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Mexican Consulate Donates Thousands to Health Care Program Geared toward Latinos

The health of the Latino population is a priority for the Mexican Consulate in Yuma, who recently contributed thousands of dollars to support a mobile clinic outreach program. Maya Springhawk Robnett of the Arizona Science Desk reports…

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As part of NPR's coverage of this year's presidential election, All Things Considered asked three science reporters to weigh in on the race. The result is a three-part series on the science of leadership. In Part 1, Alix Spiegel looked at the personalities of American presidents.

Voters could learn some things about choosing a leader from a fish. Or a chimp. Or an elephant.

Food appears so often and takes on so much importance in Jami Attenberg's novel The Middlesteins, that while reading it I sometimes felt like I was on a kind of literary cruise ship. But excess isn't presented here wantonly; instead, it's laid out and explored with sympathy, thought and depth. Early on, the parents of the main character think, "Food was made of love, and was what made love, and they could never deny themselves a bite of anything they desired." And so the novel takes off from the evocative starting point known as appetite.

Freezing women's eggs to treat infertility is no longer an experimental procedure, according to the American Society for Reproductive Medicine. Still, the procedure remains costly and controversial and many questions remain about the effectiveness and safety of using long-term egg-freezing.

What The Presidential Debates Accomplished

Oct 24, 2012

Transcript

NEAL CONAN, HOST:

This is TALK OF THE NATION. I'm Neal Conan in Washington. First the Democratic debacle in the Denver debate, then a show of teeth in Tennessee, last week hells-a-poppin' at Hofstra, and this week a comparative Kumbaya in Boca. It's Wednesday and time for a...

PRESIDENT BARACK OBAMA: Horses and bayonets...

CONAN: Edition of the Political Junkie.

(SOUNDBITE OF ARCHIVED RECORDINGS)

PRESIDENT RONALD REAGAN: There you go again.

Geneticist reported Wednesday that they had crossed a threshold long considered off-limits: They have made changes in human DNA that can be passed down from one generation to the next.

The researchers at Oregon Health & Science University in Portland say they took the step to try to prevent women from giving birth to babies with genetic diseases. But the research is raising a host of ethical, social and moral questions.

Inspired by a fellow referee who was sick with cancer, high school football ref Mike Wilmoth dropped 25 pounds, ignored the naysayers, and was picked to officiate a total of six NFL games. Wilmoth talks about making it to the big leagues and the challenges of working as a replacement ref.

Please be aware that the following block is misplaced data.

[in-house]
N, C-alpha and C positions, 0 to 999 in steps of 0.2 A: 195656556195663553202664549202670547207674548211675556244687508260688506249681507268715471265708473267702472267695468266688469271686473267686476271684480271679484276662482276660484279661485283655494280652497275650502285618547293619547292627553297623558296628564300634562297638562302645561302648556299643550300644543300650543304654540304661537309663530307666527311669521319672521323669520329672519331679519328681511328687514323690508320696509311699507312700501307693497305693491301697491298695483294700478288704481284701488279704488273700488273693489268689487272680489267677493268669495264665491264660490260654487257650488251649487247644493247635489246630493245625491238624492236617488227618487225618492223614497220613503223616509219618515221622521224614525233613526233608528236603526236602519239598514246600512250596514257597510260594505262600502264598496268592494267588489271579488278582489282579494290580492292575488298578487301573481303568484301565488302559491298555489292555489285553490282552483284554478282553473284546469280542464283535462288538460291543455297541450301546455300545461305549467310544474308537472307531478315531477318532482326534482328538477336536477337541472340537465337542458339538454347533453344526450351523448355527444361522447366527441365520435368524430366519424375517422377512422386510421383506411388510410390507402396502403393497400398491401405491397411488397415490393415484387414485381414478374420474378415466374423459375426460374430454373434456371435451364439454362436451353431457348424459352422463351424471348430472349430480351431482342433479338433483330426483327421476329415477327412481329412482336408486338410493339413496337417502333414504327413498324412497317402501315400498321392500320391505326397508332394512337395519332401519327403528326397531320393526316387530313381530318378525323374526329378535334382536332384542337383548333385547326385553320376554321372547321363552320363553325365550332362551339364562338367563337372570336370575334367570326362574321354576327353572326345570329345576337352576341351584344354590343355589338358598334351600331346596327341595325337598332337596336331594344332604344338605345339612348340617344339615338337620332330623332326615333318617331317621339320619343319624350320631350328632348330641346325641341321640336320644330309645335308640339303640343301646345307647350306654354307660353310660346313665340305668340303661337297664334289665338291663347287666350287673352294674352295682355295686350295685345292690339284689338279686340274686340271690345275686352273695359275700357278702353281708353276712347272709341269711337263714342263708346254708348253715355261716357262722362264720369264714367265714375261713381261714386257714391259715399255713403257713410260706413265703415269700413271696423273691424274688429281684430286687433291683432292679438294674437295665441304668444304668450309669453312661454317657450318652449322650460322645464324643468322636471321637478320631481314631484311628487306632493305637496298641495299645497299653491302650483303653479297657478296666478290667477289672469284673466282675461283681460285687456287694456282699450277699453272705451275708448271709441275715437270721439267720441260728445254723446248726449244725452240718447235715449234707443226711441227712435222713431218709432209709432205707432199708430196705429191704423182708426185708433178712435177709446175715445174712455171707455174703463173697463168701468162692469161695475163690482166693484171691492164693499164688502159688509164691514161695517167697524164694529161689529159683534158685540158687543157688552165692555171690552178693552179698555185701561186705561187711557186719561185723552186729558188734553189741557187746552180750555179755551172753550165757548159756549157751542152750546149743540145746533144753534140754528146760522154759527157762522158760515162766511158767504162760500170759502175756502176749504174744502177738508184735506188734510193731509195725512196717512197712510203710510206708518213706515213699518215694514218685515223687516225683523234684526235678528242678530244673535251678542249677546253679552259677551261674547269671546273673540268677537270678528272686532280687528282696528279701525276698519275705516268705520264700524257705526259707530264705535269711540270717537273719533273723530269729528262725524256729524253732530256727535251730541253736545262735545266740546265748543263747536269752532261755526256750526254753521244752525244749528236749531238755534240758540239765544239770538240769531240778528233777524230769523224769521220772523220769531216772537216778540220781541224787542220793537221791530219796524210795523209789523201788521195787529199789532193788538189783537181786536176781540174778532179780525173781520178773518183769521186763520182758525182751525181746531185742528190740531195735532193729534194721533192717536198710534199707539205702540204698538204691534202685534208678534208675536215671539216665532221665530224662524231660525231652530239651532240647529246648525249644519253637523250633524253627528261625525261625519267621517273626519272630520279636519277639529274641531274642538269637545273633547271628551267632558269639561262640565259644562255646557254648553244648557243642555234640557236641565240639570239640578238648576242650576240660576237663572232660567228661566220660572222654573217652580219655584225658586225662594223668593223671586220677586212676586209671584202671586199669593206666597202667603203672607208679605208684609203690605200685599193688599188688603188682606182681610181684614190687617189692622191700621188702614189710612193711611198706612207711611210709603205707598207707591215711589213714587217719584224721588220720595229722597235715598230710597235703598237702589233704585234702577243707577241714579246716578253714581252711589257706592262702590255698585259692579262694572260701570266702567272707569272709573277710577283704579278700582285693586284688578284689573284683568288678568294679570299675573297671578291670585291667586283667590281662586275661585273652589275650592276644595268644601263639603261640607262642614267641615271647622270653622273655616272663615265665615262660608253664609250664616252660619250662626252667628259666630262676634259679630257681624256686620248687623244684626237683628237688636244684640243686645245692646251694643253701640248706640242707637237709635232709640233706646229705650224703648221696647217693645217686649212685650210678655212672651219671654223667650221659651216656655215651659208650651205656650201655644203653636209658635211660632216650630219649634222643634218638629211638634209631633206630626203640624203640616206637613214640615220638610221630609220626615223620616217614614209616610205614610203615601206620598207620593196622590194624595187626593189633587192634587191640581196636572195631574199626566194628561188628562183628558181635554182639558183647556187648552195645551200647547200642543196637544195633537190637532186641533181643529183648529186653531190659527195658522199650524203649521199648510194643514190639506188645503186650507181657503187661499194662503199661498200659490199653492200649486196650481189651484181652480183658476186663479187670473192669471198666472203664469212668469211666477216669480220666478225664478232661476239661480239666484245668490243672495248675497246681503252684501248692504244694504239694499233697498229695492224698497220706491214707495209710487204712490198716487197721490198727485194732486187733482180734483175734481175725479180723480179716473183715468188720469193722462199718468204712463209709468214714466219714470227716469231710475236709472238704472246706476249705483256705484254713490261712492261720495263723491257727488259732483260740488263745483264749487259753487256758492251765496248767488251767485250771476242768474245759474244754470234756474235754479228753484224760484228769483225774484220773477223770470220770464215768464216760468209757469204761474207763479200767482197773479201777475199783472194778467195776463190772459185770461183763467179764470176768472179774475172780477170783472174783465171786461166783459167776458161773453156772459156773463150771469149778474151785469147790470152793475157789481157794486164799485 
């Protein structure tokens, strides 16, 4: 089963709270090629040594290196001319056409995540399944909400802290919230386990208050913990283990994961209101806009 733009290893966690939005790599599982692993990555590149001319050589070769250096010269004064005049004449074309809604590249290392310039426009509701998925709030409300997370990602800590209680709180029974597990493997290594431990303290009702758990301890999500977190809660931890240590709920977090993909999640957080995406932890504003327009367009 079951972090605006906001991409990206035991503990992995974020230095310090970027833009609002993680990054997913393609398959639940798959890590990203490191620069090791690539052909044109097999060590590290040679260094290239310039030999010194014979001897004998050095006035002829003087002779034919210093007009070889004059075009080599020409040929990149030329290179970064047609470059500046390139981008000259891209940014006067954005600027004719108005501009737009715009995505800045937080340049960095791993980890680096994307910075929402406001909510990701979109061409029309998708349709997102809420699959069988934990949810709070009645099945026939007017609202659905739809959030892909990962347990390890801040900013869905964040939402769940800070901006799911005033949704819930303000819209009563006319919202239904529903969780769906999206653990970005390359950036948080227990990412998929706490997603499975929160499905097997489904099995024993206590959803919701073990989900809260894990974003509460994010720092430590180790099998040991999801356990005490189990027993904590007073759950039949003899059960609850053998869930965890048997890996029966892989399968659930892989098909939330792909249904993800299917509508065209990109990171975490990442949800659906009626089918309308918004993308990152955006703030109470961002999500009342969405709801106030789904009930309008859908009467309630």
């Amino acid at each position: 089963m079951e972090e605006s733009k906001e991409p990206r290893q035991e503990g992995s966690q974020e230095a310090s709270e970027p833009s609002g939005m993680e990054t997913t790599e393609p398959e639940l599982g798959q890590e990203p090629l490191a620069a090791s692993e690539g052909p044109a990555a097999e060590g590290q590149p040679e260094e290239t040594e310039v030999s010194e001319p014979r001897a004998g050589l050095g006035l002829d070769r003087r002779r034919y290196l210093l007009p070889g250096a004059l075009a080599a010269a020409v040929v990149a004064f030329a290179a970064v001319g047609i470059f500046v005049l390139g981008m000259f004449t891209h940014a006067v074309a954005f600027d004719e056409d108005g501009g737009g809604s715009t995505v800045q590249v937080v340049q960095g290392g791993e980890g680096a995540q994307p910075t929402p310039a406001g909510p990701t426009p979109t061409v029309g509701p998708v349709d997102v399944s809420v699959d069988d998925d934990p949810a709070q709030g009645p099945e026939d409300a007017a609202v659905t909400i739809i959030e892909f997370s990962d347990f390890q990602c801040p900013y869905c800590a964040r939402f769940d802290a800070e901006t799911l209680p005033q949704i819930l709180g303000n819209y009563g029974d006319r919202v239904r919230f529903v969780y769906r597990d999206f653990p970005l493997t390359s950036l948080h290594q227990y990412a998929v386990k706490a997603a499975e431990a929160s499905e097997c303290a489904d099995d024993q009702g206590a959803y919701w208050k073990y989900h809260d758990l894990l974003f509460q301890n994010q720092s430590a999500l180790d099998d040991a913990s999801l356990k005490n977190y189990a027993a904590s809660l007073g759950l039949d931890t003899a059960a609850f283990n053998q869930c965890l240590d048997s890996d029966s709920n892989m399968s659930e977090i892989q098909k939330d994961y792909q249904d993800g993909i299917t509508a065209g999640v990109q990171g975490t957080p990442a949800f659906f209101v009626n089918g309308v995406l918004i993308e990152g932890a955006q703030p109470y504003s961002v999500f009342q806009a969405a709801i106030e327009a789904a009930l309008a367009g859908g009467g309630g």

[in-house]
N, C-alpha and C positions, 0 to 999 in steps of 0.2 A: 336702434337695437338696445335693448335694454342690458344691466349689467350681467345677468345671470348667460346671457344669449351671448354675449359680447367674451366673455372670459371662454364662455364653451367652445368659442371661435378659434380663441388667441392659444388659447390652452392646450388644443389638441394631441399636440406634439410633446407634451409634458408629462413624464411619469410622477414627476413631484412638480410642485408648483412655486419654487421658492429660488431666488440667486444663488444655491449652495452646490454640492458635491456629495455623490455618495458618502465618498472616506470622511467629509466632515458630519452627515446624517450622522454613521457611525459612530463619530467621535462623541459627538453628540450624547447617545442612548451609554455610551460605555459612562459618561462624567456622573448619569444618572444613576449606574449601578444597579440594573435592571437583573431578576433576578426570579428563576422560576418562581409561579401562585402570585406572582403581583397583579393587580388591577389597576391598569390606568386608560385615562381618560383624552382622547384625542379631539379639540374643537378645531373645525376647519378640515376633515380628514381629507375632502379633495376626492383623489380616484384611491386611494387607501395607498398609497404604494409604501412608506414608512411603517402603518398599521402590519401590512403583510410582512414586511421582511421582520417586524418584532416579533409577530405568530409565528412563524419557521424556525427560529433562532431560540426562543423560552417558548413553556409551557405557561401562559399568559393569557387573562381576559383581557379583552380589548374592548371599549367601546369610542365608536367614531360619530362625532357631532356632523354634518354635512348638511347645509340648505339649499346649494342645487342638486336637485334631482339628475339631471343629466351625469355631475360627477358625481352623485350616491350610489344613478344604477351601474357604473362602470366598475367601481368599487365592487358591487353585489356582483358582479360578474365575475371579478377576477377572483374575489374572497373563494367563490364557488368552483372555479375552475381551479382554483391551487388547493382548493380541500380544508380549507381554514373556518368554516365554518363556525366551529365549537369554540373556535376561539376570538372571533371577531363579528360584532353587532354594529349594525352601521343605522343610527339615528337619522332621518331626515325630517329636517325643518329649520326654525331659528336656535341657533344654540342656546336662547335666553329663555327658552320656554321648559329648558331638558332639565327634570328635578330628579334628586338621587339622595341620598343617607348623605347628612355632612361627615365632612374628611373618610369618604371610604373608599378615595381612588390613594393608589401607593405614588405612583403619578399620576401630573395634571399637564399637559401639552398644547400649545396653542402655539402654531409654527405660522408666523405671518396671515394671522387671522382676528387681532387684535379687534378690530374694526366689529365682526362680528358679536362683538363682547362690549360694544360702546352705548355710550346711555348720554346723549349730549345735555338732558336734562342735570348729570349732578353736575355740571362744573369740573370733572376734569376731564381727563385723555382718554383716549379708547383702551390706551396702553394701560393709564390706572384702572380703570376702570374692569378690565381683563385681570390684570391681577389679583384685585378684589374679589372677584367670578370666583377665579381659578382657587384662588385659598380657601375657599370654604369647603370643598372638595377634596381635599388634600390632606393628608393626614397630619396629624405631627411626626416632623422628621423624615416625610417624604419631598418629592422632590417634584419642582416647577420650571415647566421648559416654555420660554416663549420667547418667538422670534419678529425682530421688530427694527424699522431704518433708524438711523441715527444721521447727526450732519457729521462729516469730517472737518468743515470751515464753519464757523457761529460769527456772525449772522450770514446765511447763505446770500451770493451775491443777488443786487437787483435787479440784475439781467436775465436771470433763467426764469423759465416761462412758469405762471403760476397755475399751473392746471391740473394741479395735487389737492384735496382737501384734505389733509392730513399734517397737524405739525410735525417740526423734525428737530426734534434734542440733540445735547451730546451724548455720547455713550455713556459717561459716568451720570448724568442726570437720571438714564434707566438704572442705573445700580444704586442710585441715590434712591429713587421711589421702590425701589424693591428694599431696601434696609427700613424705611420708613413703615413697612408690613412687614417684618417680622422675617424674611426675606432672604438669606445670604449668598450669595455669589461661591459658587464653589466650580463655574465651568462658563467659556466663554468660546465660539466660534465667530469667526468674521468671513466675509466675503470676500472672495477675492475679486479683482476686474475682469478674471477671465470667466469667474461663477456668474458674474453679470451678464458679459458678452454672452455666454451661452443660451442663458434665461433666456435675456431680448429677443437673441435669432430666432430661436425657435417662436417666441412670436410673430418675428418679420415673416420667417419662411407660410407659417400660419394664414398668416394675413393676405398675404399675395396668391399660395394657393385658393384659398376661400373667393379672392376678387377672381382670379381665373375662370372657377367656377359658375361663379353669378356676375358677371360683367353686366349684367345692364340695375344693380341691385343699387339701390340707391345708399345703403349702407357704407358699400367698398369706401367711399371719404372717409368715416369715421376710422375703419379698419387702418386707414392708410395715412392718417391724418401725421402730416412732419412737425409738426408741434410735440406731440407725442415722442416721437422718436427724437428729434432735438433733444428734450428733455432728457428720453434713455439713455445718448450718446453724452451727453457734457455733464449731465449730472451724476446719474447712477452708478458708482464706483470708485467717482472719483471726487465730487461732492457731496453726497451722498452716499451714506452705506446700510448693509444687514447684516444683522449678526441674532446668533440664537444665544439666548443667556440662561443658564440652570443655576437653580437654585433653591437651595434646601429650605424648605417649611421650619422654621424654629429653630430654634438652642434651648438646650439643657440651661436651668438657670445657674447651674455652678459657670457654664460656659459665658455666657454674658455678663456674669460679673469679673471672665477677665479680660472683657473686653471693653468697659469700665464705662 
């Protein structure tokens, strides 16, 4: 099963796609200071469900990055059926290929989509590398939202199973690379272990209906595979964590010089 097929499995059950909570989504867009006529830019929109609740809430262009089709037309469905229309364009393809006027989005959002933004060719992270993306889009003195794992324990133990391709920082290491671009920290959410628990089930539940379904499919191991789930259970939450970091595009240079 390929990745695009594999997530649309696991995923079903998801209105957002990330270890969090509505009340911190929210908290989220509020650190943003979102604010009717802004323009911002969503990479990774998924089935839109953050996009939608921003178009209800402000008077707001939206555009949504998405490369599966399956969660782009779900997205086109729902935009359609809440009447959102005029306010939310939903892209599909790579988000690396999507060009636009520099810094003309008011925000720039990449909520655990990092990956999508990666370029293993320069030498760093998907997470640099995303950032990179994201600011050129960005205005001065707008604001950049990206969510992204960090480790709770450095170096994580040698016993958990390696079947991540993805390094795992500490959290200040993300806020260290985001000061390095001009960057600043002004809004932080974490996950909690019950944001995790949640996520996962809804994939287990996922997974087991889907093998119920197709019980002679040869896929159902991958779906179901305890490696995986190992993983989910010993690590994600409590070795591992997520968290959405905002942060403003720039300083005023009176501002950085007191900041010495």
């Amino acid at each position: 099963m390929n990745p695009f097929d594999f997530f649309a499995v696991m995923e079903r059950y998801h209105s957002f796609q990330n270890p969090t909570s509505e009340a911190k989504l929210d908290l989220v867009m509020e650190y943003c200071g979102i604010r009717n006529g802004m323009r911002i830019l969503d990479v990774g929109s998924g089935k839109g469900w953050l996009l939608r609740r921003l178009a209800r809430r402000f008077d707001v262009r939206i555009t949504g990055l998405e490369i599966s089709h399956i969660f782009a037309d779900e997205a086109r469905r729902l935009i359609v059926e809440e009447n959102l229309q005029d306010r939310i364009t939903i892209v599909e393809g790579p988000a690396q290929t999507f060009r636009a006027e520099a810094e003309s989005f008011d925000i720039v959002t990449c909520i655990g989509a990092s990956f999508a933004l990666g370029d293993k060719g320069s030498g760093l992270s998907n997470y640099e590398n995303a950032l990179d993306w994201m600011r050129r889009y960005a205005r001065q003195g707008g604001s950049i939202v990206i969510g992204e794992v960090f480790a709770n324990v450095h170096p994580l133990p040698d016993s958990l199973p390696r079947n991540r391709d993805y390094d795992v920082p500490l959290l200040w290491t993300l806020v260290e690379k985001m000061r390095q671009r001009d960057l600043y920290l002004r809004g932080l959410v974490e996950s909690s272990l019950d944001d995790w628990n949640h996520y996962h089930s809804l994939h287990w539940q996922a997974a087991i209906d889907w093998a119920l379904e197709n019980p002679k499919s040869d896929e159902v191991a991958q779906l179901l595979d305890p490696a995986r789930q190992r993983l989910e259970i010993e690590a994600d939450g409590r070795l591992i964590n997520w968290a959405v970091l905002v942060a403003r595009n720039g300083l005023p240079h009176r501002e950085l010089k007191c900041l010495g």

Transcript

RENEE MONTAGNE, HOST:

Good morning. I'm Renee Montagne. Stop the presses. Clark Kent is quitting The Daily Planet. The mild-mannered reporter apparently decided to show a little steel after being scolded one time too many by Editor-in-Chief Perry White. Superman's alter ego goes out big. Before the entire staff, he rails against the newspaper's new emphasis on entertainment and scandals. After seven decades on the news desk, Clark is reportedly reinventing himself in new media. It's MORNING EDITION. Transcript provided by NPR, Copyright NPR.

Transcript

STEVE INSKEEP, HOST:

Google's Street View Goes Into The Wild

Oct 24, 2012

Google's Street View maps are headed into the backcountry. Earlier this week, two teams from Google strapped on sophisticated backpacks jammed with cameras, gyroscopes and other gadgets, and descended to the bottom of the Grand Canyon. But this is just the first step in the search giant's plan to digitally map and photograph the world's wild places.

Luc Vincent — who runs Google's Street View — met up with a small group of reporters on the South Rim of the Grand Canyon this week.

America's exit strategy in Afghanistan is to have Afghan forces take the lead in fighting for their country. But too often these days, the job still falls to U.S. troops.

A senior officer in Afghanistan tells NPR that Americans continue to coddle Afghan forces and that this must stop. Tough love is in, the officer says. He says the Afghan forces are far more capable than the U.S. estimates and have simply grown accustomed to the U.S. doing everything for them.

That pretty much sums up the situation in southern Afghanistan earlier this year.

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